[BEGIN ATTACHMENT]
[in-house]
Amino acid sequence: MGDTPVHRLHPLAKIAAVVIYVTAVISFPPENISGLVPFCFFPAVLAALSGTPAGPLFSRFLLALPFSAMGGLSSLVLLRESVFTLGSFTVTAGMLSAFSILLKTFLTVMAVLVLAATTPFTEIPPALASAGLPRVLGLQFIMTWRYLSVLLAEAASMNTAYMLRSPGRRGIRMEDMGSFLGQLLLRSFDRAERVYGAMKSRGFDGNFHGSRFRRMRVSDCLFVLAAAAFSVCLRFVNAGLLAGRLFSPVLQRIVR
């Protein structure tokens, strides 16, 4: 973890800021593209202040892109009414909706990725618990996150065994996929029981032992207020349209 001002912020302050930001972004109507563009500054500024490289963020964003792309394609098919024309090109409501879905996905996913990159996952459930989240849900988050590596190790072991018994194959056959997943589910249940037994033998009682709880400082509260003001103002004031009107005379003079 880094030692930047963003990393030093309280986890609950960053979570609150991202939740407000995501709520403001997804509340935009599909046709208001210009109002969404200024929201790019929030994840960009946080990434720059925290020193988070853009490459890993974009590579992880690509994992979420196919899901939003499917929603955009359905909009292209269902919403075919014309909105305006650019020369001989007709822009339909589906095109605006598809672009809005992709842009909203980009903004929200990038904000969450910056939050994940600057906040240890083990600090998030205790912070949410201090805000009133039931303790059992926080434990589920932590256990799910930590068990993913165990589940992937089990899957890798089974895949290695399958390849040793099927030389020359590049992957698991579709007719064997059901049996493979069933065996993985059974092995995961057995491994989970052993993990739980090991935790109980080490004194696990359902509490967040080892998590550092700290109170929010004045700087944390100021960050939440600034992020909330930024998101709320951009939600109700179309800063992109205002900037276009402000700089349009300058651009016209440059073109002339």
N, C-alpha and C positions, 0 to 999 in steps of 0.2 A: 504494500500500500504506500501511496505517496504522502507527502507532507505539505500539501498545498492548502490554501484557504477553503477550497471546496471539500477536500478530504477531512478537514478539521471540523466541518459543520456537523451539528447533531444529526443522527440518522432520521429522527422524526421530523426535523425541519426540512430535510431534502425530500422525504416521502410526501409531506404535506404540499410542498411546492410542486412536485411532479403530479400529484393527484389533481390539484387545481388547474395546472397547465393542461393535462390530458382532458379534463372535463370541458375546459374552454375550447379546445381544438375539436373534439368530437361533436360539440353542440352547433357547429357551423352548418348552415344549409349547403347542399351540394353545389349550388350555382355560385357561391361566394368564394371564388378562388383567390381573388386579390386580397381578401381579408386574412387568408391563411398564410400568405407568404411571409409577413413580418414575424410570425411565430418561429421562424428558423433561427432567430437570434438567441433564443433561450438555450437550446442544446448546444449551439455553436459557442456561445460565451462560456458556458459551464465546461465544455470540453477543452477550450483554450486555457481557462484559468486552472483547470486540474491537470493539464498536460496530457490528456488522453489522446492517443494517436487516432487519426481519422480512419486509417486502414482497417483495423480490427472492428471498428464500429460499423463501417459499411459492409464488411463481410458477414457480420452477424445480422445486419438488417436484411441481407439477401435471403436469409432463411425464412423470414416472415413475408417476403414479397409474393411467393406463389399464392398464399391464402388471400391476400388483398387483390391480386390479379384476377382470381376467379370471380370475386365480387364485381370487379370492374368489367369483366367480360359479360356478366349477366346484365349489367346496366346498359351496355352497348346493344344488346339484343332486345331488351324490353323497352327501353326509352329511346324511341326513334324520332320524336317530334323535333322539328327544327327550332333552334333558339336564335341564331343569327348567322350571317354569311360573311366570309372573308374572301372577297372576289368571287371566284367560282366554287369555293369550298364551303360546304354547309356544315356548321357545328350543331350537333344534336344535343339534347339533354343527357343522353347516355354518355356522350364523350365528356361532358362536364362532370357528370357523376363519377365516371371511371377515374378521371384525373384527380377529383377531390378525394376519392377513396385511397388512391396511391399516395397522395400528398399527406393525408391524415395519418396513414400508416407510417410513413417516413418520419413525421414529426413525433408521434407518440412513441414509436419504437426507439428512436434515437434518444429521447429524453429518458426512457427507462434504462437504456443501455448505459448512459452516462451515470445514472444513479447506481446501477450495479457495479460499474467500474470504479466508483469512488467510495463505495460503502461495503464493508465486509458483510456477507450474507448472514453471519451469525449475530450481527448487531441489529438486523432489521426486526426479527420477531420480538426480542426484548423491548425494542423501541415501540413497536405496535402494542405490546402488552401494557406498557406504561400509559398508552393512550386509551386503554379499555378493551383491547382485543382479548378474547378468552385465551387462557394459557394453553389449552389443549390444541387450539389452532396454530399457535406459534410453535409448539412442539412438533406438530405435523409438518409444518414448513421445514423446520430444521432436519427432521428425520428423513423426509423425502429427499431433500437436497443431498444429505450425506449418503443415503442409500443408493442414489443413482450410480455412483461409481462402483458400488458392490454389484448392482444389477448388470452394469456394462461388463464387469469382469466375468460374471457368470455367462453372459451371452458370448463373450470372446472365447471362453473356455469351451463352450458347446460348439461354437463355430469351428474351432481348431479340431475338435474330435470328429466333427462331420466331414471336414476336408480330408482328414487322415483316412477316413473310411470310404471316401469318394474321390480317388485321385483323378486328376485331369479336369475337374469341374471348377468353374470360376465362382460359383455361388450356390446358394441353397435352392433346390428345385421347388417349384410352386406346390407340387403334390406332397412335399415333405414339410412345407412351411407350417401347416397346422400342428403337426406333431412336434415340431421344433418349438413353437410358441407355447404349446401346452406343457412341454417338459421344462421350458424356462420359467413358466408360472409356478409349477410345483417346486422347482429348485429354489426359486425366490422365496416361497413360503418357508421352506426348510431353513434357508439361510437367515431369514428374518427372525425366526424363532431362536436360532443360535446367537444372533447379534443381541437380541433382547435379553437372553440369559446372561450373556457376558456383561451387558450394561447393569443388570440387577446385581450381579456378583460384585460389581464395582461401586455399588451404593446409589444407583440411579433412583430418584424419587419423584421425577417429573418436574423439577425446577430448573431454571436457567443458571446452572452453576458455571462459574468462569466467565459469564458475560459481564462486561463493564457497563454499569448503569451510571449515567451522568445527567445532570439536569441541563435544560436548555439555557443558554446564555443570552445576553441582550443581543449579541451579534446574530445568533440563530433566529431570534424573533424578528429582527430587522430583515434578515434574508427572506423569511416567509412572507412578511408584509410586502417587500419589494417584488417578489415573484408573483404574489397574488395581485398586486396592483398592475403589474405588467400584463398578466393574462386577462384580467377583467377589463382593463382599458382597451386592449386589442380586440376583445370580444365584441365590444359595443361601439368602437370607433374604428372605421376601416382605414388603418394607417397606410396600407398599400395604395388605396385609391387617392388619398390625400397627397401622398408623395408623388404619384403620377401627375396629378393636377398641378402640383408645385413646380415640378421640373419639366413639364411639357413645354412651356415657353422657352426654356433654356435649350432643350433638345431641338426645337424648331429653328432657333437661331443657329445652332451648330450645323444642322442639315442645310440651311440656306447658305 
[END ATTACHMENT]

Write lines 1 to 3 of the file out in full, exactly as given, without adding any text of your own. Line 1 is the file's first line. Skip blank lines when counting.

[in-house]
Amino acid sequence: MGDTPVHRLHPLAKIAAVVIYVTAVISFPPENISGLVPFCFFPAVLAALSGTPAGPLFSRFLLALPFSAMGGLSSLVLLRESVFTLGSFTVTAGMLSAFSILLKTFLTVMAVLVLAATTPFTEIPPALASAGLPRVLGLQFIMTWRYLSVLLAEAASMNTAYMLRSPGRRGIRMEDMGSFLGQLLLRSFDRAERVYGAMKSRGFDGNFHGSRFRRMRVSDCLFVLAAAAFSVCLRFVNAGLLAGRLFSPVLQRIVR
């Protein structure tokens, strides 16, 4: 973890800021593209202040892109009414909706990725618990996150065994996929029981032992207020349209 001002912020302050930001972004109507563009500054500024490289963020964003792309394609098919024309090109409501879905996905996913990159996952459930989240849900988050590596190790072991018994194959056959997943589910249940037994033998009682709880400082509260003001103002004031009107005379003079 880094030692930047963003990393030093309280986890609950960053979570609150991202939740407000995501709520403001997804509340935009599909046709208001210009109002969404200024929201790019929030994840960009946080990434720059925290020193988070853009490459890993974009590579992880690509994992979420196919899901939003499917929603955009359905909009292209269902919403075919014309909105305006650019020369001989007709822009339909589906095109605006598809672009809005992709842009909203980009903004929200990038904000969450910056939050994940600057906040240890083990600090998030205790912070949410201090805000009133039931303790059992926080434990589920932590256990799910930590068990993913165990589940992937089990899957890798089974895949290695399958390849040793099927030389020359590049992957698991579709007719064997059901049996493979069933065996993985059974092995995961057995491994989970052993993990739980090991935790109980080490004194696990359902509490967040080892998590550092700290109170929010004045700087944390100021960050939440600034992020909330930024998101709320951009939600109700179309800063992109205002900037276009402000700089349009300058651009016209440059073109002339």